More of an educational tool than an entertaining "game," The Distribution Game is a good simulation game of a two level distribution system - the warehouse and the retailers. As owner of a "middle man" company, you control both levels by deciding when to order and how much to order from your suppliers, and when to ship, and how much to ship to each retailer. The goal is to cost effectively manage the flow of goods to satisfy random customer demands at multiple locations - to make as much profits as you can of course.
The game is turn-based: at the beginning of each day, you must make four decisions - how much to order from the supplier, and how much to ship from the warehouse to each of the three retailers. Then it's just a matter of clicking the big GO button and see the results of your decisions. A cost report, cumulative flow plot, and statistics are available and constantly updated to help you gauge your progress. Although the game may seem simplistic because you make only a few decisions per day on only one parameter (the amount of goods), The Distribution Game is complex because you must maximize profits (revenues minus costs), and inefficient/imprudent action can dramatically increase your costs and thereby reducing your profits. If you place orders or make shipments too often, your order costs will be too high. On the other hand, you also cannot keep too much inventory or your interest and holding costs will be too high. You also must ensure that retailers are consistently supplied with stock, and not to waste a truck's trip needlessly. Just as in a real business, every decision you make has an impact on the bottom line.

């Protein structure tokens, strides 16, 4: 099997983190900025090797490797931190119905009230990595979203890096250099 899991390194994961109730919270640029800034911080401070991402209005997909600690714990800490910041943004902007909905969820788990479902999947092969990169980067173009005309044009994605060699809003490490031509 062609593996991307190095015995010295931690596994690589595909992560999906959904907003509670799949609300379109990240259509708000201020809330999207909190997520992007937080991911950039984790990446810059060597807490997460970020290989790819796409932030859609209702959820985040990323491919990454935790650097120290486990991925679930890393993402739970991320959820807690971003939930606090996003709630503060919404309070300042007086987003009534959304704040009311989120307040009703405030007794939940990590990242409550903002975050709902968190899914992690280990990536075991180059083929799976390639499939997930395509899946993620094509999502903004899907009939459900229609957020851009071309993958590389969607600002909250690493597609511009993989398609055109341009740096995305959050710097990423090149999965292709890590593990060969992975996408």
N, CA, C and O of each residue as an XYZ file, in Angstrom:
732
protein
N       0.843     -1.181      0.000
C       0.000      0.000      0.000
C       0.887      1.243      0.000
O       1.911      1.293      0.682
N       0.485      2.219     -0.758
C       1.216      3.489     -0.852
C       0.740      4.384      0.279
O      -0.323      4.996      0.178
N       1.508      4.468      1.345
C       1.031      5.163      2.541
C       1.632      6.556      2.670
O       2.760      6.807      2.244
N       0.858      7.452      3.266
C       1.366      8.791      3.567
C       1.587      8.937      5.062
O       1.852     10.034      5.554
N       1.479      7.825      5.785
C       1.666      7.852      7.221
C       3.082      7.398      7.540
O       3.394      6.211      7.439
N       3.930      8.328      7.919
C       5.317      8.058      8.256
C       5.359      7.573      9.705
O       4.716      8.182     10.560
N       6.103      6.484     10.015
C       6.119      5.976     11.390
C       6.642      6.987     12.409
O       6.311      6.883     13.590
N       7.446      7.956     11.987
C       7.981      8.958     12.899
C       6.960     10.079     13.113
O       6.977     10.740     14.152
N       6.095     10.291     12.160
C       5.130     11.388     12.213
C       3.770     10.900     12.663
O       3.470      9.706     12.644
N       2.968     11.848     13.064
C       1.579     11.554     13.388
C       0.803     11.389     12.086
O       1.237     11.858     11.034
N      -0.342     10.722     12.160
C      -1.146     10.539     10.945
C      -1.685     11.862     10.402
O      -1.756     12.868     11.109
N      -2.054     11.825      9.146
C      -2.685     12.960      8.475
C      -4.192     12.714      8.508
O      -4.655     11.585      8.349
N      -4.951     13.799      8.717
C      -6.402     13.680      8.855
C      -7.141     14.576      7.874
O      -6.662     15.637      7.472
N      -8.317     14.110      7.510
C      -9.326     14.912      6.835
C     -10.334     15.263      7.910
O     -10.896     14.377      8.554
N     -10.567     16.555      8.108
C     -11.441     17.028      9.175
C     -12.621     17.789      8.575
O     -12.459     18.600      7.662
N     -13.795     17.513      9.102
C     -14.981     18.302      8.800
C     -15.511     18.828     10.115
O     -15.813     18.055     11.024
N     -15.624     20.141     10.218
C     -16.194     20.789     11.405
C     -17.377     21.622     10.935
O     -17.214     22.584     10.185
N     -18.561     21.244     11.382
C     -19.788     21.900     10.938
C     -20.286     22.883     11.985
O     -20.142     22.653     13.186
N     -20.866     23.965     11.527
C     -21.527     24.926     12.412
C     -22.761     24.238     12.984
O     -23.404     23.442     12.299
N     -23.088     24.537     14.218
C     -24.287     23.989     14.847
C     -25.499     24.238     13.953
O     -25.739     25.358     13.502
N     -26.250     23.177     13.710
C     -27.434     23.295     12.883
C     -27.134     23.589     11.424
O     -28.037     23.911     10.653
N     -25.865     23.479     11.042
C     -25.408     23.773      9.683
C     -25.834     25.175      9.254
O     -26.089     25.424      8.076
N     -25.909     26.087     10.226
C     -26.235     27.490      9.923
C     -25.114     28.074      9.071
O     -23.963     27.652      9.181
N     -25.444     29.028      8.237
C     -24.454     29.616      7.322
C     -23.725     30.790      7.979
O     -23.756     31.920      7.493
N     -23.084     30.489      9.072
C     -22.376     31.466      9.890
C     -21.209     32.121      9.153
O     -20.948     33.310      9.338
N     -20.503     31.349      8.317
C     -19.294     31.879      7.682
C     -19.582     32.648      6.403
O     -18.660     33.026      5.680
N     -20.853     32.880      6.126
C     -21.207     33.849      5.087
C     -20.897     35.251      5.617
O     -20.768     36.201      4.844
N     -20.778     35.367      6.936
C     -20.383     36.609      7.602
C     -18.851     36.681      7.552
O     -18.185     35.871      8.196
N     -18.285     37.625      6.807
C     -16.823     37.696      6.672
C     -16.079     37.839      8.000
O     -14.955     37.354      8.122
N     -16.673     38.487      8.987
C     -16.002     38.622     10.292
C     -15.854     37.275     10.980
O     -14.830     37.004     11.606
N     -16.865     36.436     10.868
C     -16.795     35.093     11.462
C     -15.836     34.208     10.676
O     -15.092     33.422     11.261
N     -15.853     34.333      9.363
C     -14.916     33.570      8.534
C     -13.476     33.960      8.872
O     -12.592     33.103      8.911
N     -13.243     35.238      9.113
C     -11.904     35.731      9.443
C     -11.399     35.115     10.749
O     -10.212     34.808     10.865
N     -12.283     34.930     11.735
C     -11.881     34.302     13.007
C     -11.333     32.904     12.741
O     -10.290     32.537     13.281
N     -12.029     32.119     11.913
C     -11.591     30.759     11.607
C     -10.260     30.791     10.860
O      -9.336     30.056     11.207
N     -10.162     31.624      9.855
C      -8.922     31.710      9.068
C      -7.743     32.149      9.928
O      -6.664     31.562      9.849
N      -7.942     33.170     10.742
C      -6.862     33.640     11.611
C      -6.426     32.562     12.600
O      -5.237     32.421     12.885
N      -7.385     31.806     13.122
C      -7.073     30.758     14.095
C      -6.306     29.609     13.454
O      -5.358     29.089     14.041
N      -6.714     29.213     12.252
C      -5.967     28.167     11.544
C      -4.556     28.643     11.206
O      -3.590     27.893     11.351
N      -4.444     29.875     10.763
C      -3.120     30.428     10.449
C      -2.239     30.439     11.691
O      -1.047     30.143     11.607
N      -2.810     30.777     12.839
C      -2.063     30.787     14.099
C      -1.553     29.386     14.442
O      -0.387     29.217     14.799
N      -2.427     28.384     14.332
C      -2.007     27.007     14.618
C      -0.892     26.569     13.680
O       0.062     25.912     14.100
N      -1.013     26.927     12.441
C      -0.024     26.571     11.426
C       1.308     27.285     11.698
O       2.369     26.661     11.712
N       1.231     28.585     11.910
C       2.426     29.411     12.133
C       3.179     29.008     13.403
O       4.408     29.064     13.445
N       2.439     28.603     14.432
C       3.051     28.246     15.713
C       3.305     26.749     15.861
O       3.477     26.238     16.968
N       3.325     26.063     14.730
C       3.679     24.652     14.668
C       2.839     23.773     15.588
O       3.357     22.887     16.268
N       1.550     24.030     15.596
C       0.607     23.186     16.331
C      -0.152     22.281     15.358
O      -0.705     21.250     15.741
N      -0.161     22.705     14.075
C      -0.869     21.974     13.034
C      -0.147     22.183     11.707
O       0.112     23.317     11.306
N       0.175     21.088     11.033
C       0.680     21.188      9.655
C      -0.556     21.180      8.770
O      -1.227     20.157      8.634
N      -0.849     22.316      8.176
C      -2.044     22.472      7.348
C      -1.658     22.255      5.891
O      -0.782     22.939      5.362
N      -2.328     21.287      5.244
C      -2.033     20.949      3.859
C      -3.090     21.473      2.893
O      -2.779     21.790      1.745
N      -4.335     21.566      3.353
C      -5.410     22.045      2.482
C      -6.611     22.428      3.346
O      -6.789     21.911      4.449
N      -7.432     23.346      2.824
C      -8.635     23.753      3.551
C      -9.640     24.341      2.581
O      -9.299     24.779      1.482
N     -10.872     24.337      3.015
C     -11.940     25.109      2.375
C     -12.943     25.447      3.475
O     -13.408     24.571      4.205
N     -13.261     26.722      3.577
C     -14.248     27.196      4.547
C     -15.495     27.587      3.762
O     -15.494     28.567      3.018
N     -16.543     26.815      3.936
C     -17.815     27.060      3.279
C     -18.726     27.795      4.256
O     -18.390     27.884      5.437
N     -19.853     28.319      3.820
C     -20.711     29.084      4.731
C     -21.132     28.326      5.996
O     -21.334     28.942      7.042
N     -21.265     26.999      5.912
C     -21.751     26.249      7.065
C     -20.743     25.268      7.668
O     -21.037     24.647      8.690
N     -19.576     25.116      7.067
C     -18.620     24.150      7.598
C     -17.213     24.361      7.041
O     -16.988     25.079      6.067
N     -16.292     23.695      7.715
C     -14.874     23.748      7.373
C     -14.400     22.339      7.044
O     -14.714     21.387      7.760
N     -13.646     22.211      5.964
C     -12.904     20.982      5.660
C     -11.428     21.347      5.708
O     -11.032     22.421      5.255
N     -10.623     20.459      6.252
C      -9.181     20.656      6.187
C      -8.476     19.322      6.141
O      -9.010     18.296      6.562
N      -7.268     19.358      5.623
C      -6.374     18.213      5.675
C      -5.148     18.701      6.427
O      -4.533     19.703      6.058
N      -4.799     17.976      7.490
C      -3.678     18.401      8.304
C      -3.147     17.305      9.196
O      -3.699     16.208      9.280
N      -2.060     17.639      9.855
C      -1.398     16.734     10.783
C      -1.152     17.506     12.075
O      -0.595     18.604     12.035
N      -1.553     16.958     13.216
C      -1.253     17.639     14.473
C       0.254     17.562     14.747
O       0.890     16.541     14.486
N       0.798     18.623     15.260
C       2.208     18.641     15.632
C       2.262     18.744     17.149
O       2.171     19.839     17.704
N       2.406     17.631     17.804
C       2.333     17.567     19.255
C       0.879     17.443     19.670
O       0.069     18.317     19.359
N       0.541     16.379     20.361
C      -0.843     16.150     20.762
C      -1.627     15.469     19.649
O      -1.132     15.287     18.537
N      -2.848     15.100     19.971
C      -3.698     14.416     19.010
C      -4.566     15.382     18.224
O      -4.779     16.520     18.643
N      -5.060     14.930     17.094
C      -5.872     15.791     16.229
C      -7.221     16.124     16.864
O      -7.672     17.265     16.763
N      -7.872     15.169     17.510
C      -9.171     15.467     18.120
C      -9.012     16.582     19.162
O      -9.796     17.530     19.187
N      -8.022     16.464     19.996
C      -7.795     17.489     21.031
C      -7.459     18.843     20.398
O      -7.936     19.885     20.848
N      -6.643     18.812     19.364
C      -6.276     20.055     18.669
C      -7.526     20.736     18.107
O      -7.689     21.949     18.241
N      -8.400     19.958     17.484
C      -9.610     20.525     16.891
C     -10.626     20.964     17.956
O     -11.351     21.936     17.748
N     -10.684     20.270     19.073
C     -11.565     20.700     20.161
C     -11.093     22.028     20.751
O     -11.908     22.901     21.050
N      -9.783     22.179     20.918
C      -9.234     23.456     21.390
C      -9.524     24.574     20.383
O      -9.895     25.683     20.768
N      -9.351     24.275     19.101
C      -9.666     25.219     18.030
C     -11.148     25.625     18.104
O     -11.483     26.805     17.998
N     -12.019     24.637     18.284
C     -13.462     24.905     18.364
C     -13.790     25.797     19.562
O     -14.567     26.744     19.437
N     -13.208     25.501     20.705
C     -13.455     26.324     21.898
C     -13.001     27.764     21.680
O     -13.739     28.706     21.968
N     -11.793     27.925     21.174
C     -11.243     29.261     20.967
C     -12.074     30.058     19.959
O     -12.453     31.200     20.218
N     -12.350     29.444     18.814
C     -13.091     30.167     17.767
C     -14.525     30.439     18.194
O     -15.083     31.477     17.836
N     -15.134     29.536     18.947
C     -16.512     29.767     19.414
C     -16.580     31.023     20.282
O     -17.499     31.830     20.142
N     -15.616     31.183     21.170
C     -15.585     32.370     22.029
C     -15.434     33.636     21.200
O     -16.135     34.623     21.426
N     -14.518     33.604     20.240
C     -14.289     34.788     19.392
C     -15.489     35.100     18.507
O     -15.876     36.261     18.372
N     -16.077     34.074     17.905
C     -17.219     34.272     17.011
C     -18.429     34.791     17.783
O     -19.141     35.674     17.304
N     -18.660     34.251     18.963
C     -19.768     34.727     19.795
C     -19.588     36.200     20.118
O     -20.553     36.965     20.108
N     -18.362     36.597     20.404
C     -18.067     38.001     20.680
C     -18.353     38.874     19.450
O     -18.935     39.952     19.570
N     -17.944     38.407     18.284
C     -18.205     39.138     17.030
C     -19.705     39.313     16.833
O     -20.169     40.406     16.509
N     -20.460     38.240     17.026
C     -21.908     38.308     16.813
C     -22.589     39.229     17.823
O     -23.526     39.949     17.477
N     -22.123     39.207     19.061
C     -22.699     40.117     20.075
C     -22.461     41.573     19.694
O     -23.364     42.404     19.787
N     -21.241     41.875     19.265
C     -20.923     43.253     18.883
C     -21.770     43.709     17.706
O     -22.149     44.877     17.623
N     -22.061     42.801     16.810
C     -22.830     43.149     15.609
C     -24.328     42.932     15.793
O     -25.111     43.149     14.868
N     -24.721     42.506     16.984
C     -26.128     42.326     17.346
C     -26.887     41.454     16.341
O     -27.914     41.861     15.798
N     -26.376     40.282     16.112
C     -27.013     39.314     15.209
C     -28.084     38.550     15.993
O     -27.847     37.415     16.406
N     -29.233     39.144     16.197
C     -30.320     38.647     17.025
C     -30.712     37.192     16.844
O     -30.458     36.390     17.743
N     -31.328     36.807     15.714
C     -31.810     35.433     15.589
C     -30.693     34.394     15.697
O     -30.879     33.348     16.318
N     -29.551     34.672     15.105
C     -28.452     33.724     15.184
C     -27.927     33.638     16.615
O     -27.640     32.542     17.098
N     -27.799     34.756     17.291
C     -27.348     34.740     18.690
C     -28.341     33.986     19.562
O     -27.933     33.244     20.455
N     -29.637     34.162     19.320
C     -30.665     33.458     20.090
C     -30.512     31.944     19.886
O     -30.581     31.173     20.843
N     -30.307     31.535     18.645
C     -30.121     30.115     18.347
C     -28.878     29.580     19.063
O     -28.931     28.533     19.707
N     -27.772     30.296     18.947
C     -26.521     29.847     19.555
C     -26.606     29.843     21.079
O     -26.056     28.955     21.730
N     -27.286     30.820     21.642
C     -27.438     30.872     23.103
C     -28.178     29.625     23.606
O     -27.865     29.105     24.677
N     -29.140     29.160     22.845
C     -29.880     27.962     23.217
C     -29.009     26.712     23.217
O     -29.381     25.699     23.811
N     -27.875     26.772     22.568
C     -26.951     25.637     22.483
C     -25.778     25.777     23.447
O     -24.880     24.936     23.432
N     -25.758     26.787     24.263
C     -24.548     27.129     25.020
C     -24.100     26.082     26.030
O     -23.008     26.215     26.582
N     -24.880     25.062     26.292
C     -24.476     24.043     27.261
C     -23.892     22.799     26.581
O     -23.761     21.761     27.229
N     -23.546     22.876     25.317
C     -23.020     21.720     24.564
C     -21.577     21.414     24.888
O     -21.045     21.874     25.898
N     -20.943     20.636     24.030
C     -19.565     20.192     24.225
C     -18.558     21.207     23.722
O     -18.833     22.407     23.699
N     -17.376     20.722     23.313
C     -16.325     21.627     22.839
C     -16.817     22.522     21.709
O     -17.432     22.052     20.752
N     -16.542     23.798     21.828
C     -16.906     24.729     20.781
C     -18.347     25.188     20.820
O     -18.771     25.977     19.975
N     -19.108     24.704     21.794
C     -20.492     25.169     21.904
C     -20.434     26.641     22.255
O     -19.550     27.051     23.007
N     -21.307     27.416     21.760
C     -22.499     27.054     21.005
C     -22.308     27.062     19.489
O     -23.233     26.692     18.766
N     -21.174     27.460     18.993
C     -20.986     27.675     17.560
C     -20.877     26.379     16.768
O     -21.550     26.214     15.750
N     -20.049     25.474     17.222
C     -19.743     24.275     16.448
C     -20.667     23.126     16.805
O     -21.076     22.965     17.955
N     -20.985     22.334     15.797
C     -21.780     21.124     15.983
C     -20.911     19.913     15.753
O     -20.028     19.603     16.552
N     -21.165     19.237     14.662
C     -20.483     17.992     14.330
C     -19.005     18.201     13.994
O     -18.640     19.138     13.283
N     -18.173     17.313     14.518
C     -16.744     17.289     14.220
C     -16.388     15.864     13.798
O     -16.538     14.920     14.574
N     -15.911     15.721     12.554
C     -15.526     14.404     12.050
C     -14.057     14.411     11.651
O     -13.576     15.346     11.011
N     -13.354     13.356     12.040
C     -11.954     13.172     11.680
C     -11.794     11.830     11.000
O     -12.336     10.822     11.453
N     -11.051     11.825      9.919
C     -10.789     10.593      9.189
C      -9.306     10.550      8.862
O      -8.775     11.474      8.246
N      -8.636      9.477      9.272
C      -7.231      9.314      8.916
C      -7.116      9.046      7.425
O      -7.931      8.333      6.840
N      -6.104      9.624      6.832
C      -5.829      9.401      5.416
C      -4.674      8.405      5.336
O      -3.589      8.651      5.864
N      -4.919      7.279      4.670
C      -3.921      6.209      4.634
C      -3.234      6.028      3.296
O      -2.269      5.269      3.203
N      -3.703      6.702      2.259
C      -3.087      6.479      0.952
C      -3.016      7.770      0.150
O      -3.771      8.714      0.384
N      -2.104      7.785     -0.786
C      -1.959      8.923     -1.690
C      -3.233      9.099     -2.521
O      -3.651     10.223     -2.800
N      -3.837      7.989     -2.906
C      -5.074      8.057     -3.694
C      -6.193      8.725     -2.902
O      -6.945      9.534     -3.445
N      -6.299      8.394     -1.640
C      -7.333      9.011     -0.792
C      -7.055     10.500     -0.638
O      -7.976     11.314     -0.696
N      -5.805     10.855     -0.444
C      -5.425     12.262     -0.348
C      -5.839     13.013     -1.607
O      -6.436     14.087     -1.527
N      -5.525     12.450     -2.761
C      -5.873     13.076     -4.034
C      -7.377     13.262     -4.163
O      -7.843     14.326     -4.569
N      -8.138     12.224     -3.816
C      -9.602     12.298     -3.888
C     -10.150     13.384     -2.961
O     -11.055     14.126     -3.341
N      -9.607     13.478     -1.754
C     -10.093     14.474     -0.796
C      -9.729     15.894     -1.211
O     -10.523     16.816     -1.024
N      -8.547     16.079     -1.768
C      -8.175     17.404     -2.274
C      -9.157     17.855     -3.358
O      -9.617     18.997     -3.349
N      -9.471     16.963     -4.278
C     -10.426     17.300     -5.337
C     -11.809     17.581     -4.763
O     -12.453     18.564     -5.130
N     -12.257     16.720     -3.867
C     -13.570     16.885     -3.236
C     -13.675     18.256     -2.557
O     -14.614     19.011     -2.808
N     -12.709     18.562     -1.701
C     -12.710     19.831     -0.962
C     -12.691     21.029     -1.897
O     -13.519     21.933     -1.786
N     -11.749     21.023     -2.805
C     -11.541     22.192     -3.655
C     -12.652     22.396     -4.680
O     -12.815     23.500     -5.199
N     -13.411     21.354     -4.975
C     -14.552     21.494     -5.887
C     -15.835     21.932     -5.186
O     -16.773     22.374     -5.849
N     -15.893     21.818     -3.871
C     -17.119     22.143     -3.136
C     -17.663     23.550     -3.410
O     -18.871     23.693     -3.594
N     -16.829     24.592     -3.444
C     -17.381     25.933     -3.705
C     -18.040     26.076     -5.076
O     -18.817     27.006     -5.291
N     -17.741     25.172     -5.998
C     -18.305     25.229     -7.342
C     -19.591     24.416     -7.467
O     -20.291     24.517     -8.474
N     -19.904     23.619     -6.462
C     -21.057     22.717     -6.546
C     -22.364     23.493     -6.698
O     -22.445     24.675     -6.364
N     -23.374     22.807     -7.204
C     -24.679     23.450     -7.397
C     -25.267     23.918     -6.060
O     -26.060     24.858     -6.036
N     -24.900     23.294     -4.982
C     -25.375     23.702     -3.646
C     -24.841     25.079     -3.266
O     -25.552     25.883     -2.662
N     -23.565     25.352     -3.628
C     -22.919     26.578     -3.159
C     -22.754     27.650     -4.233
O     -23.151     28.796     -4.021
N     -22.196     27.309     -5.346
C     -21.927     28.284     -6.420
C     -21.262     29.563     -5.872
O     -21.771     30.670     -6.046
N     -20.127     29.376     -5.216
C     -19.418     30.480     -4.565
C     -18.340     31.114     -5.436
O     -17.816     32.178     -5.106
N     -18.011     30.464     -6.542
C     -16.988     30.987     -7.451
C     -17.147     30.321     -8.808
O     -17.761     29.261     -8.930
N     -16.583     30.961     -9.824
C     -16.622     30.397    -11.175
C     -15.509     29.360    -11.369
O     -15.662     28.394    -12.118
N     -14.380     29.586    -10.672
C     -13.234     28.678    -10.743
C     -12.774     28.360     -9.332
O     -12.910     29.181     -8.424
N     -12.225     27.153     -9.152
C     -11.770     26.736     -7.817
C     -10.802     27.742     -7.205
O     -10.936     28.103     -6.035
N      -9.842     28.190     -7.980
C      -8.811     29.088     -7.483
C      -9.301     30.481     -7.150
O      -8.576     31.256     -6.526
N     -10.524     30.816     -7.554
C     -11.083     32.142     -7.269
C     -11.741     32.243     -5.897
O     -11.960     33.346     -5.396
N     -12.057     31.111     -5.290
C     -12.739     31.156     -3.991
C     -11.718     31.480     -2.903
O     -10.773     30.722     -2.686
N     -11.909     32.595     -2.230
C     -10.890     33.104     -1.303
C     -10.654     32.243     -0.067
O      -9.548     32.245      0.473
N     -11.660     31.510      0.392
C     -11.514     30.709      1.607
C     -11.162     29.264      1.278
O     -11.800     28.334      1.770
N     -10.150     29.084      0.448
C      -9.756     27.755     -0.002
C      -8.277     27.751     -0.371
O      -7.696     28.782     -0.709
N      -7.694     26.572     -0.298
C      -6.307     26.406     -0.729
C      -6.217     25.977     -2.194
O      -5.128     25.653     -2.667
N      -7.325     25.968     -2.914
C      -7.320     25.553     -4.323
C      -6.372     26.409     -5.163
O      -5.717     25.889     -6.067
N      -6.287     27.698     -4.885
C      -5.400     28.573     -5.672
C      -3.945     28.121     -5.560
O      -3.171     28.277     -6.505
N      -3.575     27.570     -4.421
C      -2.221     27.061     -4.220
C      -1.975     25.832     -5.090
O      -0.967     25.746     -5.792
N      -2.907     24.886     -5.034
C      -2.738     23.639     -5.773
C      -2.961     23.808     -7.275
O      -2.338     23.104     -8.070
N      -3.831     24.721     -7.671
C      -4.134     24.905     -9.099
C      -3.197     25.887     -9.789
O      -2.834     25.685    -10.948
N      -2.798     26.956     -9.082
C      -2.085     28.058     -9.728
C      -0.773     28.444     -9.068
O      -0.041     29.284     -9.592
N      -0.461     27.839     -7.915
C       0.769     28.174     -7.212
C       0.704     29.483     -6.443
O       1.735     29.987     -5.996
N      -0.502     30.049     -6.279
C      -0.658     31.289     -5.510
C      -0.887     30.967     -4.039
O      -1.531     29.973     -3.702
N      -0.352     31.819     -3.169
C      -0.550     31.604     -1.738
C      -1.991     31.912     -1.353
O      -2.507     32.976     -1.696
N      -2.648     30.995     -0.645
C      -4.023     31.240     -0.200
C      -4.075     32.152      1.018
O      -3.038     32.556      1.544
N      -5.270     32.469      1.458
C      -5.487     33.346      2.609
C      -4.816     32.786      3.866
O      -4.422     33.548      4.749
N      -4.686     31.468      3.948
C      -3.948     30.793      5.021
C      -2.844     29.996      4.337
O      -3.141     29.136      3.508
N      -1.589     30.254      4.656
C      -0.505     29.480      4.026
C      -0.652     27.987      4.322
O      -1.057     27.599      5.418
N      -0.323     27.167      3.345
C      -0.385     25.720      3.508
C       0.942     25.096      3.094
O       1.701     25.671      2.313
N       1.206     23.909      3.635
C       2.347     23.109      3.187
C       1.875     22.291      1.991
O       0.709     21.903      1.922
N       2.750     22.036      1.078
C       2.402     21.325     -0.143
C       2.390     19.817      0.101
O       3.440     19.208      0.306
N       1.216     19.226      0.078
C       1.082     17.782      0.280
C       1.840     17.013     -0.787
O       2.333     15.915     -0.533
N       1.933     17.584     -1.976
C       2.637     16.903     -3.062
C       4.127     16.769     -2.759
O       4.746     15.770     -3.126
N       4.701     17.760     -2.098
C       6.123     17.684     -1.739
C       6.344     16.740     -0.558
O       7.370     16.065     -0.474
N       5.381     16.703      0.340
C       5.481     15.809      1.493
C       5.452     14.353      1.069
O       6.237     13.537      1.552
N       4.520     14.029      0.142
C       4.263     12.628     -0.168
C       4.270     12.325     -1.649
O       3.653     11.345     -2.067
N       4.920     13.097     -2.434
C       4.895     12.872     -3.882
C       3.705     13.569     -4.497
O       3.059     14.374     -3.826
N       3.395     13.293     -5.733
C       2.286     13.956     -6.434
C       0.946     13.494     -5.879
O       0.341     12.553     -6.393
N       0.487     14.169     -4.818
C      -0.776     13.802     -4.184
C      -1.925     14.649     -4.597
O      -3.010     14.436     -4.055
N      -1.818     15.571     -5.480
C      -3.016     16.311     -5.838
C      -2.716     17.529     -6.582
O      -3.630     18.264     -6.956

The Distribution Game is certainly not for everyone. Most people will probably find it too "dry" for their taste, as it is less of a "game" than a realistic simulation. Anyone who is interested in business, economics, or finance will probably find the game fun and challenging. I find it fun and challenging, but then again as a practitioner of finance I probably am too biased to say this ;) Anyway, take a look if you are interested in a more realistic simulation of the supply chain than the colored lines in Capitalism. Reviewed by: Underdogs